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Adopting ... but not Adapting


Adopting ... but not Adapting
Is there room for a child's heritage when he becomes 'Americanized'?
January 01, 2009

Alexandra Dorante
Jewish Exponent Feature
When she was 2, Jennifer Kelley's mother abandoned her at a Korean train station. She was quickly put into foster care in Korea, and, six months later, a white American couple adopted her.
The couple changed her Korean name, Myung Ja Choi, and moved the family to an all-white neighborhood in New Canaan, Conn. With two white brothers and a neighborhood with no diversity, Kelley had a hard time finding her identity growing up.
"It would have been nice to at least see other people who looked like me," Kelley, 39, said.
David Anthony Accardi, 18, was also adopted by a white American couple when he was a month old. But Accardi, who was born in Peru, enjoyed a different and more diverse childhood in Maplewood, N.J. They were "the best years of my life," he said.
Foreign-born children adopted into American families also adopt American culture. Their experiences vary, depending on how much their adoptive families preserve their cultures.
Foreign adoption is becoming more popular around the world because it is faster to do than domestic adoption. In the United States, the mother of a child can choose what family she would like her baby to go to. But in international adoptions, the agency looks for parents with stable incomes, according to Families Thru International Adoption, an agency based in Evansville, Ind.
They also want parents who do not have criminal records and can provide safe and healthy homes for the children.
Root of Conflict
But foreign adoptions come with added potential for conflict over the child's native culture.
FTIA, which places children from China, Guatemala, Russia, Vietnam, India and Brazil, favors preserving the child's native culture and advocates culture camps that help children understand and embrace their heritage.
Kelley's family chose to ignore her Korean background. Since her father is from Kentucky and her mother is from West Virginia, she grew up eating typical Southern foods, never tasting any form of Asian cuisine until high school.
The closest Kelley ever got to an acknowledgement of her heritage was that her mother kept her hair short because she "thought it was Asian."
Although she was lucky enough to experience no racism, she was still never fully able to feel like she fit in.
"I definitely still feel that underlying discomfort if I walk into a place with my family because there are the obvious physical differences," Kelley said.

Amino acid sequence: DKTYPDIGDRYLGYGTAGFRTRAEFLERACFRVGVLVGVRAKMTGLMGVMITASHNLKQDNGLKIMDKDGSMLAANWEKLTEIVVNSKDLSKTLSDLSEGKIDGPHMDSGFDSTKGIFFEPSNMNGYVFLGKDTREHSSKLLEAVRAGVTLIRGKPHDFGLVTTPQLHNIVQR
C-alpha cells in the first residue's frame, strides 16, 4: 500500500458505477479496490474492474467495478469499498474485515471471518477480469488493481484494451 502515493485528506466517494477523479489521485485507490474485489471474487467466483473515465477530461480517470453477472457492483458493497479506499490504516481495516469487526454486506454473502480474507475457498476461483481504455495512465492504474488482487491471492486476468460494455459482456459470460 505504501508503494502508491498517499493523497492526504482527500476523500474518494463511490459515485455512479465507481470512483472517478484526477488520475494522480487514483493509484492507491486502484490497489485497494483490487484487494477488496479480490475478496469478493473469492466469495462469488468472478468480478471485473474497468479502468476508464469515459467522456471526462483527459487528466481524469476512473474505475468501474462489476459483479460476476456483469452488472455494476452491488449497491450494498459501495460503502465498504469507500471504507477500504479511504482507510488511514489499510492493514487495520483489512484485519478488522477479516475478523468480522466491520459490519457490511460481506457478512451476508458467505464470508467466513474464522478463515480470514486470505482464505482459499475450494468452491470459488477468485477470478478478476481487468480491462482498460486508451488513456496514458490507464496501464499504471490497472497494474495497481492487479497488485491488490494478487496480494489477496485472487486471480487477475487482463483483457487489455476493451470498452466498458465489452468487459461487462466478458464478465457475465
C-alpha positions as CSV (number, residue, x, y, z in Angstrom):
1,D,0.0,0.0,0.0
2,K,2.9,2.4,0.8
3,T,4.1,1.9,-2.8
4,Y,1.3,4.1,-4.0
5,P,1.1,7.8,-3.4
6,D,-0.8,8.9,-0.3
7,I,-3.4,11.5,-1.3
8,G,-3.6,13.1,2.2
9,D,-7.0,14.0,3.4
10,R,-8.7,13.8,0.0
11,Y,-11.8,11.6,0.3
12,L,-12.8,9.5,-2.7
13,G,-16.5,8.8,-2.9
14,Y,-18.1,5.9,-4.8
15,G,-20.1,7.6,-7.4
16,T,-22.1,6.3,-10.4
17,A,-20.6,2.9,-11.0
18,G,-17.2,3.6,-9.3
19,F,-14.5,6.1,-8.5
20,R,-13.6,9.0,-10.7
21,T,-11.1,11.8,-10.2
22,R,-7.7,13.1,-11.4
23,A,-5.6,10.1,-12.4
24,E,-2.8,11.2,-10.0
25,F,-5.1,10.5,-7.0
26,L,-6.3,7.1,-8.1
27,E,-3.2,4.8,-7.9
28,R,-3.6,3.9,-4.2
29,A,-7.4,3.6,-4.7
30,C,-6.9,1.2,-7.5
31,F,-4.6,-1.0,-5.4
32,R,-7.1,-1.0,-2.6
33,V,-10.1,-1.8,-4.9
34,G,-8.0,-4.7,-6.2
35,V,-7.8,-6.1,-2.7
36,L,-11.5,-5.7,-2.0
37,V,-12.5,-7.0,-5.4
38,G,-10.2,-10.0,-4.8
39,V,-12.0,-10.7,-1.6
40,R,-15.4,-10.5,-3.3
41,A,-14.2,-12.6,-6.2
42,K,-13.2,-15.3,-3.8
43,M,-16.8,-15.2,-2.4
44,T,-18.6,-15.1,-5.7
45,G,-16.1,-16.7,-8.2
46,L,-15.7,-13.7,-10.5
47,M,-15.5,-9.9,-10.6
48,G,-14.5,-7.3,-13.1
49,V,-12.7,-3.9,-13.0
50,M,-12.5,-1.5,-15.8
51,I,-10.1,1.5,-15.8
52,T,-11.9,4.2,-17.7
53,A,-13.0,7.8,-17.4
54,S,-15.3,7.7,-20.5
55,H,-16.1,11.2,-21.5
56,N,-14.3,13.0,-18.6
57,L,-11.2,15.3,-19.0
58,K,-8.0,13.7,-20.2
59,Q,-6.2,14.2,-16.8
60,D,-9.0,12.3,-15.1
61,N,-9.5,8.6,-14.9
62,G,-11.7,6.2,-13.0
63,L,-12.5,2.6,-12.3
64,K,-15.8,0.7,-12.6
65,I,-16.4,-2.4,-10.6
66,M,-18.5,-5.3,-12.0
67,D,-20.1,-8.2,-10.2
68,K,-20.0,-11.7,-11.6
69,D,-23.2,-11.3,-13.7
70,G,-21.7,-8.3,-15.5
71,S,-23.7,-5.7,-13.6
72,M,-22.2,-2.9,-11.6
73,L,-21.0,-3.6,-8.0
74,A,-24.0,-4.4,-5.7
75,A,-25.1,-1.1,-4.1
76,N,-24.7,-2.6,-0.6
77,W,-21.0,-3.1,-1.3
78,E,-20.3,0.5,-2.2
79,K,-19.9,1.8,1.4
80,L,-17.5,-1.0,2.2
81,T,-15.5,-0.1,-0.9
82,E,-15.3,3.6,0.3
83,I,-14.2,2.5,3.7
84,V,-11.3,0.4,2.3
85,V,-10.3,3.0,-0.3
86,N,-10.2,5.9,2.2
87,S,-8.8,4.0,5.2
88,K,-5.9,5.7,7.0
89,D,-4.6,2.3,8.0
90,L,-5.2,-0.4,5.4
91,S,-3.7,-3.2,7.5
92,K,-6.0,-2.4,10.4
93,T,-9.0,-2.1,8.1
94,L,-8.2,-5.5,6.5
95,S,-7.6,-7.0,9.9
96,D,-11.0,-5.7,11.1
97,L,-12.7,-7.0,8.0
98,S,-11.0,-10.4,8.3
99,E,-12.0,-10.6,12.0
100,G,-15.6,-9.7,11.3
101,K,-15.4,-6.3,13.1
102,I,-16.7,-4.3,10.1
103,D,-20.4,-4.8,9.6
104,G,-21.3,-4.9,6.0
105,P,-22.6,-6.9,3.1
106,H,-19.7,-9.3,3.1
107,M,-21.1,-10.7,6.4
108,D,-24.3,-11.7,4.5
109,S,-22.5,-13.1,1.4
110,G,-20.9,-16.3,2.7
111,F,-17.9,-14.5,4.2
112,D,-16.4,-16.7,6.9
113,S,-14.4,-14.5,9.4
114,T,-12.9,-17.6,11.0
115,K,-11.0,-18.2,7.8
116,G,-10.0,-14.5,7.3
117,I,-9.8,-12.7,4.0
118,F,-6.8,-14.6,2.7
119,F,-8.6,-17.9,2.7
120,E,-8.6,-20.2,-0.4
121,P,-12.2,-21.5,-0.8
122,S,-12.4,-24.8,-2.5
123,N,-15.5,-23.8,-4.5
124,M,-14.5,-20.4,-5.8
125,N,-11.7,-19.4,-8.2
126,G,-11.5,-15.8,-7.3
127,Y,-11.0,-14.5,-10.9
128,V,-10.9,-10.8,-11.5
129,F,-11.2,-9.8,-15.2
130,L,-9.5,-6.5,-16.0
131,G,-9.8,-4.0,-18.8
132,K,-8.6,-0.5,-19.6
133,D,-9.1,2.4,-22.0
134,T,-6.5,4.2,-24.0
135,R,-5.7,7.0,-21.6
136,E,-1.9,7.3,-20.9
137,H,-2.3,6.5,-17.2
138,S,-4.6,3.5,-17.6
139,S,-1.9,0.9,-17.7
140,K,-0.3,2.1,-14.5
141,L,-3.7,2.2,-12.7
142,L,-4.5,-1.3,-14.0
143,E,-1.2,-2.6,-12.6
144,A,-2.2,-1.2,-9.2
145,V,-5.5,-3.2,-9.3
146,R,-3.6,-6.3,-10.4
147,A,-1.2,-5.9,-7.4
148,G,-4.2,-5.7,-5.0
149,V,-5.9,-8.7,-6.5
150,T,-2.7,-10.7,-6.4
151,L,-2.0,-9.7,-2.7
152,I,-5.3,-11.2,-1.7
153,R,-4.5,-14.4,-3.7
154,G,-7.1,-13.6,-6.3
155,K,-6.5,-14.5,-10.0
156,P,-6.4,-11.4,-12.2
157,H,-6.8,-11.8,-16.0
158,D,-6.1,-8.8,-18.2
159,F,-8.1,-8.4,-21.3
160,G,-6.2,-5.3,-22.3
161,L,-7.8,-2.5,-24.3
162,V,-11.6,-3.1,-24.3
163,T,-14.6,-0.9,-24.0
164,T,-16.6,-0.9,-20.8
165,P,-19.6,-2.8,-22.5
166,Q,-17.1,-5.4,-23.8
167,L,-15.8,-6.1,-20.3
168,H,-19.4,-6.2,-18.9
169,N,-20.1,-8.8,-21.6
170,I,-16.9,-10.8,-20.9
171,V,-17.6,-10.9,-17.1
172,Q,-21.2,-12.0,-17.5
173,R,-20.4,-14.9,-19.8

David Anthony Accardi had a very different experience. His white parents renamed him David, the English version of his Spanish name, Diego.
His adoptive parents originally lived in Connecticut, but after four years, the family moved to the small town of Maplewood, N.J., where Accardi grew up with friends from different cultures. Accardi also has an older sister who was also adopted from Peru, but from a different family.
Unlike Kelley, Accardi grew up in a neighborhood filled with whites, blacks, Hispanics and Asians. Although he didn't know any other Peruvians besides his sister, he never felt uncomfortable.
"It makes me feel unique and different," he said. Accardi ate typical American food, but the family would occasionally go out to restaurants that served Peruvian dishes.
Accardi's American family often discussed Peruvian culture. His mother, in particular, often pushed him to become even more interested in his background and often found information about Peru in the news and on the Internet. The family intends to go to Peru next year on summer vacation.
Accardi's experience is likely different than Kelley's because he is from a younger generation that is more aware of cultural diversity and more interested in embracing it.
Kelley has wanted to go back to Korea ever since she was a little girl. She asked numerous times and wanted her mother to go with her. Her mother was not supportive. She felt the question was more a "sign of betrayal."
Now, as an adult, Kelley has a family of her own and is working on a set of memoirs. Her husband, who is white, is supportive about her heritage, and their two daughters are interested in their mother's life story.
Kelley wants to introduce her daughters to Korean culture and feels that it's important that they learn about both parents.
Kelley is putting aside her fears that she won't be accepted in Korea. She wants to return to her native country next year for her 40th birthday.

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2009 Jan 1